We would invite all parties interested in this theme to participate in the conference across any of the four axes detailed below. Nevertheless, there is an openness to other proposals that set out new paths and, hence, the framework below is in no way exhaustive.

Axis 1 – Analytical models and methodologies
How to approach the interferences of the different codes inherent to censorship? On the one hand, the society idealised by the institution, the one hypothetically resulting from strict compliance with the regulatory norms and, on the other hand, the actually existing society, with its references, prohibitions, plural resistances and creativity in answer to the invisibility of censorship? We are especially interested in models that explore the diversity of actors, contexts, and implications of censorship in interpersonal relationships (family, intimate, labour and social interactions).

Axis 2 – Framework for the factor of international circulation
The introduction of the circulation variable enables a questioning of national boundaries in the study of censorship. This axis prioritises those approaches that focus on the transnational and comparative aspects, whether introducing the notion of flow or focusing on the circulation of censorship, the censored and their forms of resistance.

Axis 3 – Meta-analysis
With censorship constituting a dimension that challenges the interpretative capacities of different actors, it would be remiss of researchers not to question their own respective subjectivity and capacity for analysis. What role does interpretative error occupy in the studies on censorship? How to navigate among the intentions of actors, producers, the censor’s interpretative skills, and the diverse subsequent interpretative layers?

Axis 4 – Implications of censorship
Censorial practices represent a point of entry into the analysis of power, culture, and political, religious, and artistic constructions. We seek to introduce this variable into the production of political, economic, social and cultural history.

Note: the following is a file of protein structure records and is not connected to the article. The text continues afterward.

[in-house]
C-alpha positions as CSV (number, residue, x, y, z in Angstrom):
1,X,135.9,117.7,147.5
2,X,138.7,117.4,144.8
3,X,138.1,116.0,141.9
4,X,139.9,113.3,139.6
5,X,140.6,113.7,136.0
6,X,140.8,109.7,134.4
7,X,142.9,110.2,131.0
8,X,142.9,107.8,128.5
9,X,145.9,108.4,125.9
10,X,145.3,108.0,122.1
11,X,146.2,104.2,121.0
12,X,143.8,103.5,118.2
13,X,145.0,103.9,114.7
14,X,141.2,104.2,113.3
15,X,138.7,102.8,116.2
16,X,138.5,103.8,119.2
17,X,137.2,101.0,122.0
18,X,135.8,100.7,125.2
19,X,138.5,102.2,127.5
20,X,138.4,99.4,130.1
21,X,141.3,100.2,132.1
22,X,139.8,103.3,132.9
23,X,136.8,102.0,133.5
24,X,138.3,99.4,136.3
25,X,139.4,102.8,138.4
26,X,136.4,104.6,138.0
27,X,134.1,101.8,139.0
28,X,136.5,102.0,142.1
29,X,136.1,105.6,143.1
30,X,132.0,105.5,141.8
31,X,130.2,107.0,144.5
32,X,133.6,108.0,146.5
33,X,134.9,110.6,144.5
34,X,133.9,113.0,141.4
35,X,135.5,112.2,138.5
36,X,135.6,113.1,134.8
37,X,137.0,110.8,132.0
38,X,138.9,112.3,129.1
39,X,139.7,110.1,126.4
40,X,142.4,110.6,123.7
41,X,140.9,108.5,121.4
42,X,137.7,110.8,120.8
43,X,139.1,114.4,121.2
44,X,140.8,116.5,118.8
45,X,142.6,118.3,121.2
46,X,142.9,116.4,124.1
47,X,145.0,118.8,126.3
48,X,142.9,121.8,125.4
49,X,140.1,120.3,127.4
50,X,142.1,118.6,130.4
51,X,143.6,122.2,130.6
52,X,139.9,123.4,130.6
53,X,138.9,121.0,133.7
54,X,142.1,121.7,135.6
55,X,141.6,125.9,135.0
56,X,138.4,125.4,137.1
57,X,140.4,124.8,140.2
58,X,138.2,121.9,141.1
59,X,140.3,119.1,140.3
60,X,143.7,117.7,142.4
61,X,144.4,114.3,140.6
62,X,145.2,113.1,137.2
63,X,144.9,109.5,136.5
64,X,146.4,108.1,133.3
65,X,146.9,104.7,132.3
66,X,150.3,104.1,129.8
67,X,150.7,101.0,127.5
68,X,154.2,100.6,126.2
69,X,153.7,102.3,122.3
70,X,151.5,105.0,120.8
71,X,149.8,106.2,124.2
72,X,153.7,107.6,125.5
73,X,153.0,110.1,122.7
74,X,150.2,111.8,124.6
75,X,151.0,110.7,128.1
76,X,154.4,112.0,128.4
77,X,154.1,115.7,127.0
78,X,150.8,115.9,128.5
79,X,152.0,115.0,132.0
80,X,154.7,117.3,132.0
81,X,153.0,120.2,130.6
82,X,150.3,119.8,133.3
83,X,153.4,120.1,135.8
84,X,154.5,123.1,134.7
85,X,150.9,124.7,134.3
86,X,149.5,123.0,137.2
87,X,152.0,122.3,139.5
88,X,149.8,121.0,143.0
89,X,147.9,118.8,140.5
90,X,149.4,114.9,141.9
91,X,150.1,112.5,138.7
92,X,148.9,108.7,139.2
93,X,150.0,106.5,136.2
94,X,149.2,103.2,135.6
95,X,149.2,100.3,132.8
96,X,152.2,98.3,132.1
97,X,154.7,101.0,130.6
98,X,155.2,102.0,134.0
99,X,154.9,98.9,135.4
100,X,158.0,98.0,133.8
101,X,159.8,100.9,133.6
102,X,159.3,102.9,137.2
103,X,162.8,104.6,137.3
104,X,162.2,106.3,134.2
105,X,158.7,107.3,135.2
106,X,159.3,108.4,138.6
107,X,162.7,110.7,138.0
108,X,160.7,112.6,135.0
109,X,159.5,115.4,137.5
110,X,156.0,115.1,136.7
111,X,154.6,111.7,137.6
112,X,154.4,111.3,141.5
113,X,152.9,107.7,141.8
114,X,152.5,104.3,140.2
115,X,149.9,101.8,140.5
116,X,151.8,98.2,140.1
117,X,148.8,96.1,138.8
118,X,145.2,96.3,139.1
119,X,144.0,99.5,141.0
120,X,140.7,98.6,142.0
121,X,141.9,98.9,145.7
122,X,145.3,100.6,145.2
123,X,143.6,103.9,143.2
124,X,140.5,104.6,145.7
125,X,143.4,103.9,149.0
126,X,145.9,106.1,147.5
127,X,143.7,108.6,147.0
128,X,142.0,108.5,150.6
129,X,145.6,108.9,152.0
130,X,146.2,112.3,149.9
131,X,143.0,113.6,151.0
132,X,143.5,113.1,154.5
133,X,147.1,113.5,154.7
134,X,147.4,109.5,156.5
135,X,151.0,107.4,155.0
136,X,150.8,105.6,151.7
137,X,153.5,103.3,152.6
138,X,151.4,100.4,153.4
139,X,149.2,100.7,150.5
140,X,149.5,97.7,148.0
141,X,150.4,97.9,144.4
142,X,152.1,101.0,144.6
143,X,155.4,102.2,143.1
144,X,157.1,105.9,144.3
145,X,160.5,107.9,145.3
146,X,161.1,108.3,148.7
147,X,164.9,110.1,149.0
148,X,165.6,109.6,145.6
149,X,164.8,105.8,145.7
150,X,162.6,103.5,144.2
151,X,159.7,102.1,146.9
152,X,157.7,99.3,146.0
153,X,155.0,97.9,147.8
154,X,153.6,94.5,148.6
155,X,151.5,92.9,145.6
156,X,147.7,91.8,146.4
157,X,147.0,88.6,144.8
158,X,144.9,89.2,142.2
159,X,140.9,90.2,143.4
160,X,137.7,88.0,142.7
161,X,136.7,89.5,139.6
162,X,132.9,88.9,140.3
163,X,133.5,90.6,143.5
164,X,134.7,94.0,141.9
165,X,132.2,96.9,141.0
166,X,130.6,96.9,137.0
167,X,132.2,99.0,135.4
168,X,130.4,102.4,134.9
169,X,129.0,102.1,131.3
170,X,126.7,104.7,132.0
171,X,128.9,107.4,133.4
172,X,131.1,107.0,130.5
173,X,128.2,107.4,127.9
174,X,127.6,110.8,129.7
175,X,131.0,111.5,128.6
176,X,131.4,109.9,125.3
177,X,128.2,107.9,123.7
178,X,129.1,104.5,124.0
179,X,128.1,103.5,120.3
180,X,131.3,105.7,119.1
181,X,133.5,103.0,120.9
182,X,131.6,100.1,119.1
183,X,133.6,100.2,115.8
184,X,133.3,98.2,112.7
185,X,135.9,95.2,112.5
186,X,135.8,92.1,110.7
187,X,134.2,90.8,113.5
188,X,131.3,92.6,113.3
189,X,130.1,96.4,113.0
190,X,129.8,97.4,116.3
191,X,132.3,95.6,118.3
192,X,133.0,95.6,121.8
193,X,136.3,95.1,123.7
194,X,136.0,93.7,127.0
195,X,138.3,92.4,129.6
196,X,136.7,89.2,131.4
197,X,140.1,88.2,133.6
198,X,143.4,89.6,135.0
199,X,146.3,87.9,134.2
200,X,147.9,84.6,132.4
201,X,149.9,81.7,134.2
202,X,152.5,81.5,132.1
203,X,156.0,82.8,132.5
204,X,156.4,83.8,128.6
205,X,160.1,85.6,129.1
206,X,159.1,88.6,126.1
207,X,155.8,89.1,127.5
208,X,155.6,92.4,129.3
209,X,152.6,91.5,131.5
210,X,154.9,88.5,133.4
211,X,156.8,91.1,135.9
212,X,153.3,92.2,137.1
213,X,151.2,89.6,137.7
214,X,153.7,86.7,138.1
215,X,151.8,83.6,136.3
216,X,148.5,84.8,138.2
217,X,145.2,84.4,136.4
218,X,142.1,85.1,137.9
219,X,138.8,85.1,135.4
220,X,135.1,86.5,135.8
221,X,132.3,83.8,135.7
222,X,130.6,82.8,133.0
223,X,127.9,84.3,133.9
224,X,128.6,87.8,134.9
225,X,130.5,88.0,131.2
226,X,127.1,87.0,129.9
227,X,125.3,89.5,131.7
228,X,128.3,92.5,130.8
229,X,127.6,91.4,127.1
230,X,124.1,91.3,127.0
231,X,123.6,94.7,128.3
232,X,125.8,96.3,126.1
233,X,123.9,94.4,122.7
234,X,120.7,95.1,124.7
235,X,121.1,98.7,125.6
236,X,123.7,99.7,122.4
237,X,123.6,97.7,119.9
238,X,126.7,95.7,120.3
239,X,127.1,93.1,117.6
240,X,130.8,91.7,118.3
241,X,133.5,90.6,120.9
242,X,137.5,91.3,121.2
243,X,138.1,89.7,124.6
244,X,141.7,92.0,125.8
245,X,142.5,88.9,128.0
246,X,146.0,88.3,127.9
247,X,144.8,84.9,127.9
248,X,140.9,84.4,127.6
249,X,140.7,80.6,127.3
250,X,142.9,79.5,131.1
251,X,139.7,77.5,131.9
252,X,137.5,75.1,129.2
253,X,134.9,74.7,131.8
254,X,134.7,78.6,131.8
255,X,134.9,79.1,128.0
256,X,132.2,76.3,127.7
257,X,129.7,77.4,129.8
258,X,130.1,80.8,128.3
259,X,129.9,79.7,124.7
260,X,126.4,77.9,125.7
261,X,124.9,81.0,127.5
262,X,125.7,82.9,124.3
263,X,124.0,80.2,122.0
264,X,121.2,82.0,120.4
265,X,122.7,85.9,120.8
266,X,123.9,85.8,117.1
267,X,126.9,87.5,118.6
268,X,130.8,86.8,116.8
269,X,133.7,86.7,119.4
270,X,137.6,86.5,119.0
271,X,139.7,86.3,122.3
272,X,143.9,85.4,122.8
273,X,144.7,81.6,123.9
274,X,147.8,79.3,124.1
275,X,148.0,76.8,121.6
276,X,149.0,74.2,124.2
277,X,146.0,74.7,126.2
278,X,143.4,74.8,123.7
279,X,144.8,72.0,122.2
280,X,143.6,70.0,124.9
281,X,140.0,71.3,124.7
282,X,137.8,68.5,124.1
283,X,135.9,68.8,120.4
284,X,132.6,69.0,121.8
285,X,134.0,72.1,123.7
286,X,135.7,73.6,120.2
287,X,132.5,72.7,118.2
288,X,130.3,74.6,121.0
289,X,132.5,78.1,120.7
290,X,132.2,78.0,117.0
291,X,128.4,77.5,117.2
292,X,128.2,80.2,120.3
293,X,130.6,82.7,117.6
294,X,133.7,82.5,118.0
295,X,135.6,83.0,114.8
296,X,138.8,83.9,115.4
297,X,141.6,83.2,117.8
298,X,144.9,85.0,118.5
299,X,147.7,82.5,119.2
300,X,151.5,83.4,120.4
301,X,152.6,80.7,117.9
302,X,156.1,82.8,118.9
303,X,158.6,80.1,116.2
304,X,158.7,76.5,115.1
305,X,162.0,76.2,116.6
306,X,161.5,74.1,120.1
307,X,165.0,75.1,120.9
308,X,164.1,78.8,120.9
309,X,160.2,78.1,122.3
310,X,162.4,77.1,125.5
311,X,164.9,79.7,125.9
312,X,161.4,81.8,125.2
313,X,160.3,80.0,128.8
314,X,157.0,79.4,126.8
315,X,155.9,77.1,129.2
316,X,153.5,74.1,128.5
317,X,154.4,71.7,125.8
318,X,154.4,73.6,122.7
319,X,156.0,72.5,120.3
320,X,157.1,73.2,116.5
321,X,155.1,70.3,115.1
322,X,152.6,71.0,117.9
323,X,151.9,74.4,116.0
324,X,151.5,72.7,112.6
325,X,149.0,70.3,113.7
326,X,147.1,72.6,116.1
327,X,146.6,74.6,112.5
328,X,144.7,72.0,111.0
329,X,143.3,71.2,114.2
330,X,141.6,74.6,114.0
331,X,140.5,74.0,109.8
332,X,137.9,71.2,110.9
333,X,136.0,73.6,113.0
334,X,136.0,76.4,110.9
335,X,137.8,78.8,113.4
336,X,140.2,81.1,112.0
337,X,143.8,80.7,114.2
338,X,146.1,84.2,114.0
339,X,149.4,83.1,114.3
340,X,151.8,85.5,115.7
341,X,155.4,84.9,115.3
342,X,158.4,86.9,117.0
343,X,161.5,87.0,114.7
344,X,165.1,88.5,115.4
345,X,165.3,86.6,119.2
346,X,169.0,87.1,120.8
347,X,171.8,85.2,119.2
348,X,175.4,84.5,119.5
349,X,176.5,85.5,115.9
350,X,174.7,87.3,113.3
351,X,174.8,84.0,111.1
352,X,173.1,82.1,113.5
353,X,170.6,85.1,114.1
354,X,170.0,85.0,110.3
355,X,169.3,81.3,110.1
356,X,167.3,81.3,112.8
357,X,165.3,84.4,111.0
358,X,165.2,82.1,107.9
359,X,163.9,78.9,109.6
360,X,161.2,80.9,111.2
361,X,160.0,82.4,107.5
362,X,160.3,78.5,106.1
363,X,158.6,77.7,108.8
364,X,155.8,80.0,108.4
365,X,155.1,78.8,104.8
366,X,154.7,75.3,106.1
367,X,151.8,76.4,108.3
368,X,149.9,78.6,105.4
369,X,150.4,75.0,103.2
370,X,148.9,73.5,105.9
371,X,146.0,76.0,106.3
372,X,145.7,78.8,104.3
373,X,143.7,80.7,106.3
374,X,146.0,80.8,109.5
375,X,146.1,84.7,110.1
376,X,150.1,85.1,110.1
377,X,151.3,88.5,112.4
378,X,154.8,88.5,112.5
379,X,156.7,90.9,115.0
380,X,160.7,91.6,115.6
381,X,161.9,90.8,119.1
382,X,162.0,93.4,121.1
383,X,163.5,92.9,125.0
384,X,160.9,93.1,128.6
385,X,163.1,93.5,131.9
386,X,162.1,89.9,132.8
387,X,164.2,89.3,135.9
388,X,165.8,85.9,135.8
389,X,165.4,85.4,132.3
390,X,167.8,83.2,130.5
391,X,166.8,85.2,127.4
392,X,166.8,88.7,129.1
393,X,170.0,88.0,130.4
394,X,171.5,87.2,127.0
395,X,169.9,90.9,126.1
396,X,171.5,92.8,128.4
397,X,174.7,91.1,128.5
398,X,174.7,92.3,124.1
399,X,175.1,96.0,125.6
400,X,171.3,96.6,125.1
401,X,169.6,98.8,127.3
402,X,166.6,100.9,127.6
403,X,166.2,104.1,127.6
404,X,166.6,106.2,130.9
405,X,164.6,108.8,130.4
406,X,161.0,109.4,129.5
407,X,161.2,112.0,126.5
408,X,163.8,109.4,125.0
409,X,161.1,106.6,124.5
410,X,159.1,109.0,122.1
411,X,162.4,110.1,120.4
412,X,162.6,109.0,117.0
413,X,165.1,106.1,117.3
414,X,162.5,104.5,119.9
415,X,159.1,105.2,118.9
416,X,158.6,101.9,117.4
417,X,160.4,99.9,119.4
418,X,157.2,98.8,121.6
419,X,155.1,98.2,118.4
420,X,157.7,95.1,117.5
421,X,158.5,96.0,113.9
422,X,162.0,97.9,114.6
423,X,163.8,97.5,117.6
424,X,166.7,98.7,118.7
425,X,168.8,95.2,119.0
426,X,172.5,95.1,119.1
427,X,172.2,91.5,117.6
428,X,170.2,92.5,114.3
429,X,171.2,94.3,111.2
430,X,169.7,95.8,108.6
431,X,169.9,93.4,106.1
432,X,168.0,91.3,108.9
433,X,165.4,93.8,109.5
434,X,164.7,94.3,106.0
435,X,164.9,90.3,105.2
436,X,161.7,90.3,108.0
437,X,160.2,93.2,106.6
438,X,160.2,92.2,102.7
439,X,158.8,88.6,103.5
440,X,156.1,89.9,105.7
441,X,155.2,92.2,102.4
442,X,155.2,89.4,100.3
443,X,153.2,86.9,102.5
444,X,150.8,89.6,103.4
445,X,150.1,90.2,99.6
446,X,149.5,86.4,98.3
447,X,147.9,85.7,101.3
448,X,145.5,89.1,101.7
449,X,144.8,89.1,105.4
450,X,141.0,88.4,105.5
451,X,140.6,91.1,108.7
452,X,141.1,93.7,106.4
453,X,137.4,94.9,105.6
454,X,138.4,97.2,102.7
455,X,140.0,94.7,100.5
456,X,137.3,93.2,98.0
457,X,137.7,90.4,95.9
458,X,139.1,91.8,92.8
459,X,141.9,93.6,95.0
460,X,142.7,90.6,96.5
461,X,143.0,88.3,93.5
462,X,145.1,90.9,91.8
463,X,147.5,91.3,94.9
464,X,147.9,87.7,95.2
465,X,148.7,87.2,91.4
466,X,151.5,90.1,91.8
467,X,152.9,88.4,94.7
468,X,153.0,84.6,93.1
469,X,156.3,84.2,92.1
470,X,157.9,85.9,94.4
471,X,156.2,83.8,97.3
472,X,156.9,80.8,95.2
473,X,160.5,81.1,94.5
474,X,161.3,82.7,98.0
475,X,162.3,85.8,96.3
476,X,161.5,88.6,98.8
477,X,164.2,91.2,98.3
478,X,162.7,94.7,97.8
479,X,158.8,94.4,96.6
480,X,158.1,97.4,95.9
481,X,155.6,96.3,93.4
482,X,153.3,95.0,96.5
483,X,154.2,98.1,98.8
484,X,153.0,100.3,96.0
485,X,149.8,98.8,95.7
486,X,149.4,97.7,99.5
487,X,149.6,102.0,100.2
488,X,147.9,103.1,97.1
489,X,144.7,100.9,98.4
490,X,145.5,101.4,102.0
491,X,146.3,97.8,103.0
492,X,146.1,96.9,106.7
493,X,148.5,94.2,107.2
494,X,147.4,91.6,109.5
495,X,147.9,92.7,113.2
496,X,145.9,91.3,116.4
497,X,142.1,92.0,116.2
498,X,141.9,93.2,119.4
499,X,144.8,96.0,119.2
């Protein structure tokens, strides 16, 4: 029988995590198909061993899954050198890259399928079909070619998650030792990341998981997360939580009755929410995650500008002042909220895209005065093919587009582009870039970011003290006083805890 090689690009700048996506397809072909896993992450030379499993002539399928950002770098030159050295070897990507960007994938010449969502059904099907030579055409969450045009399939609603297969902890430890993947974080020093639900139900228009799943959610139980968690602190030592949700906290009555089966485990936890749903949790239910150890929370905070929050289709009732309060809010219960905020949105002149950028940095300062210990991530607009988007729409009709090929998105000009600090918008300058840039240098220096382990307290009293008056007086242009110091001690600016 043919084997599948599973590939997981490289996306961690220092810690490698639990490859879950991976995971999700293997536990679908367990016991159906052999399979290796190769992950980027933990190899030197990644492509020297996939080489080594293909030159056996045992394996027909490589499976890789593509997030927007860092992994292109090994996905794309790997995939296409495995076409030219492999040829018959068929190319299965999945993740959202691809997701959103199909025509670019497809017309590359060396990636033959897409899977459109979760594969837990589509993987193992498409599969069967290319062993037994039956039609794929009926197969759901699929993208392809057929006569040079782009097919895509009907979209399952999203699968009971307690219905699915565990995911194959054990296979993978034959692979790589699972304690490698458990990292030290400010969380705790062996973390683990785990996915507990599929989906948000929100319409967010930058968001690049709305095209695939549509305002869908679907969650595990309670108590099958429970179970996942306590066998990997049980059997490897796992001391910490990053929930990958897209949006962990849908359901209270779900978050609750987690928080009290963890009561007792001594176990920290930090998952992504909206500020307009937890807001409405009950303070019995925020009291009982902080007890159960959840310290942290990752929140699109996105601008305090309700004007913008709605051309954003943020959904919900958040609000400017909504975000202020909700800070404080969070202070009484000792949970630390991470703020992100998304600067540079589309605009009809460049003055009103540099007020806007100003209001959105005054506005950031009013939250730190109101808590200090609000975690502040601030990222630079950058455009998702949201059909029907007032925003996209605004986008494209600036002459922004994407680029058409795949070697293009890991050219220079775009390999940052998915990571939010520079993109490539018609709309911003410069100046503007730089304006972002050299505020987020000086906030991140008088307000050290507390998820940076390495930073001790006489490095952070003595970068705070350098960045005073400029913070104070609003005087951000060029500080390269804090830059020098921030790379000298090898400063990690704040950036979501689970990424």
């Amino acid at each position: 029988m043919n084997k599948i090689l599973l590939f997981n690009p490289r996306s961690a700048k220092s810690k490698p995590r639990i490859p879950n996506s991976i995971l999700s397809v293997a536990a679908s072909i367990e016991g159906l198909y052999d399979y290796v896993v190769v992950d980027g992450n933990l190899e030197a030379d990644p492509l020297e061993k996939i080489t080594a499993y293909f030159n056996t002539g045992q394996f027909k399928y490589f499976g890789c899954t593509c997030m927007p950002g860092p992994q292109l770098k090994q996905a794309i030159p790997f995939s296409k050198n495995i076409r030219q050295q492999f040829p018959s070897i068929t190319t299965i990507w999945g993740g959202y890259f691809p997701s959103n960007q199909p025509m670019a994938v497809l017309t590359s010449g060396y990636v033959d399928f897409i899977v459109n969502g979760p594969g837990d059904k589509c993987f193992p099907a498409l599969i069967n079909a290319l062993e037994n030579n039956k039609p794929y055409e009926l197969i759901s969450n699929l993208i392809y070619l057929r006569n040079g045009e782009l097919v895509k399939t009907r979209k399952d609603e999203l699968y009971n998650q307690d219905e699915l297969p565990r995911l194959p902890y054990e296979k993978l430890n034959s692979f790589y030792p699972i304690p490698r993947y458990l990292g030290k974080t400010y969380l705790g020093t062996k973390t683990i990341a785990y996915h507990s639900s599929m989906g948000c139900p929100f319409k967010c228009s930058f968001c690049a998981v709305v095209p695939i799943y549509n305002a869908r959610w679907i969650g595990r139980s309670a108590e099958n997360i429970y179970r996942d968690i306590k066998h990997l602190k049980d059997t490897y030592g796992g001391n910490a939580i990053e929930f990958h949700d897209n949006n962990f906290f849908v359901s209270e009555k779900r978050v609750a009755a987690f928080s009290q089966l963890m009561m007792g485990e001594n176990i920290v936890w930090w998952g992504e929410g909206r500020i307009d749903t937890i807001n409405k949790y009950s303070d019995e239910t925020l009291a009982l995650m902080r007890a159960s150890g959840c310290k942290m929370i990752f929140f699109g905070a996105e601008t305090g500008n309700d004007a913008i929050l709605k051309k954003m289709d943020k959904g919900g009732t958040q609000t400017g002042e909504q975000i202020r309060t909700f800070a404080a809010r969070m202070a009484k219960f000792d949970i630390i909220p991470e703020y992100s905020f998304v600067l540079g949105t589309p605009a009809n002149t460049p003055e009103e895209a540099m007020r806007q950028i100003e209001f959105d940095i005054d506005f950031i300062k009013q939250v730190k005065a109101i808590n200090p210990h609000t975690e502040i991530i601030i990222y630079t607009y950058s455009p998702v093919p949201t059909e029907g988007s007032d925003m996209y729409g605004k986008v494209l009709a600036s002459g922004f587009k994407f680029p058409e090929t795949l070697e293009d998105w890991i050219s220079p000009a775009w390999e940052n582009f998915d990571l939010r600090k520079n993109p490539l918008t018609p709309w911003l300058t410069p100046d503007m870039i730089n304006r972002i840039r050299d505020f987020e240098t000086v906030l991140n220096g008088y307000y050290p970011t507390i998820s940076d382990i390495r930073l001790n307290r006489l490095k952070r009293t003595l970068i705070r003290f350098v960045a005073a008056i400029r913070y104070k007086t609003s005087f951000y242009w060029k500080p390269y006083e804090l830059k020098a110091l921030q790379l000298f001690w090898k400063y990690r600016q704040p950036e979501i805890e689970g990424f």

Keynote speakers:

Nicole Moore, University of New South Wales (UNSW), Canberra, Australia
Robert Darnton, Carl H. Pforzheimer University Professor (Emeritus), Harvard University, USA

 

 

Submission of proposals

Proposals should be no longer than 400 words, include a title and be accompanied by a short biography (max. of 100 words). The working languages are Portuguese, Spanish, French and English. E-mail for submissions: decifrandocensuras@fcsh.unl.pt

Submission deadline: 30 April 2023

 

 

Organising Committee

 

Adalberto Fernandes (IHC — NOVA FCSH / IN2PAST)
Andru Chiorean (National University of Political Science and Public Administration, Roménia)
Daniel Melo (CHAM — NOVA FCSH)
Mélanie Toulhoat (IHC — NOVA FCSH / IN2PAST)
Rita Luís (IHC — NOVA FCSH / IN2PAST)
Rui Lopes (IHC — NOVA FCSH / IN2PAST)

 

 

References

 

Bourdieu, Pierre (1991). Language and Symbolic power. Cambridge: Polity Press.
Burt, Richard (ed.) (1994). The Administration of Aesthetics: Censorship, Political Criticism and the Public Sphere, Minnesota: University of Minnesota Press.
Butler, Judith (1998). “Ruled out: vocabularies of the censor”. In: R. Post (ed.), Censorship and silencing: practices of cultural regulation, (247-259) LA: Getty research institute for the history of art.
Darnton, Robert (2014). Censors at Work. How states shaped Literature. NY: WW Norton.
Foucault, Michel (1978). The History of Sexuality: An Introduction. New York: Pantheon Books.
Jansen, Sue. (1988). Censorship: The Knot that Binds Power and Knowledge, New York: Oxford University Press.
Moore, Nicole (2013). “Censorship Is”. Australian Humanities Review, 54:45–65.
Müller, Beate (ed.) (2004). Censorship and Cultural regulation in Modern Age, Amesterdam/NY: Brill/Rodopi.
Martin, Laurent (ed.) (2016). Les Censures dans le Monde. XIXe-XXIe siècle. Rennes: Presses Universitaires de Rennes.
Post, Robert (ed.) (1998). Censorship and Silencing: Practices of Cultural Regulation. LA: Getty research institute for the history of Art and the Humanities.
Robertson, Jim (2005). The Hidden Cinema British film censorship in action, 1913–1975 (e-library). Routledge.

 

 

Conference organised as part of the research project CEMA – Censorship(s):an analytic model of censorial processes (EXPL/COM-OUT/0831/2021) funded by National funds through FCT — Fundação para a Ciência e a Tecnologia, I.P.

 

Tempo

setembro 7 (Quinta-feira) - 8 (Sexta-feira)

Localização

National Library of Portugal

Campo Grande, 83 - 1749-081 Lisbon

Organizador

Institute of Contemporary History — NOVA School of Social Sciences and Humanitiescomunicacao.ihc@fcsh.unl.pt Avenida de Berna, 26C - 1069-061 Lisbon

X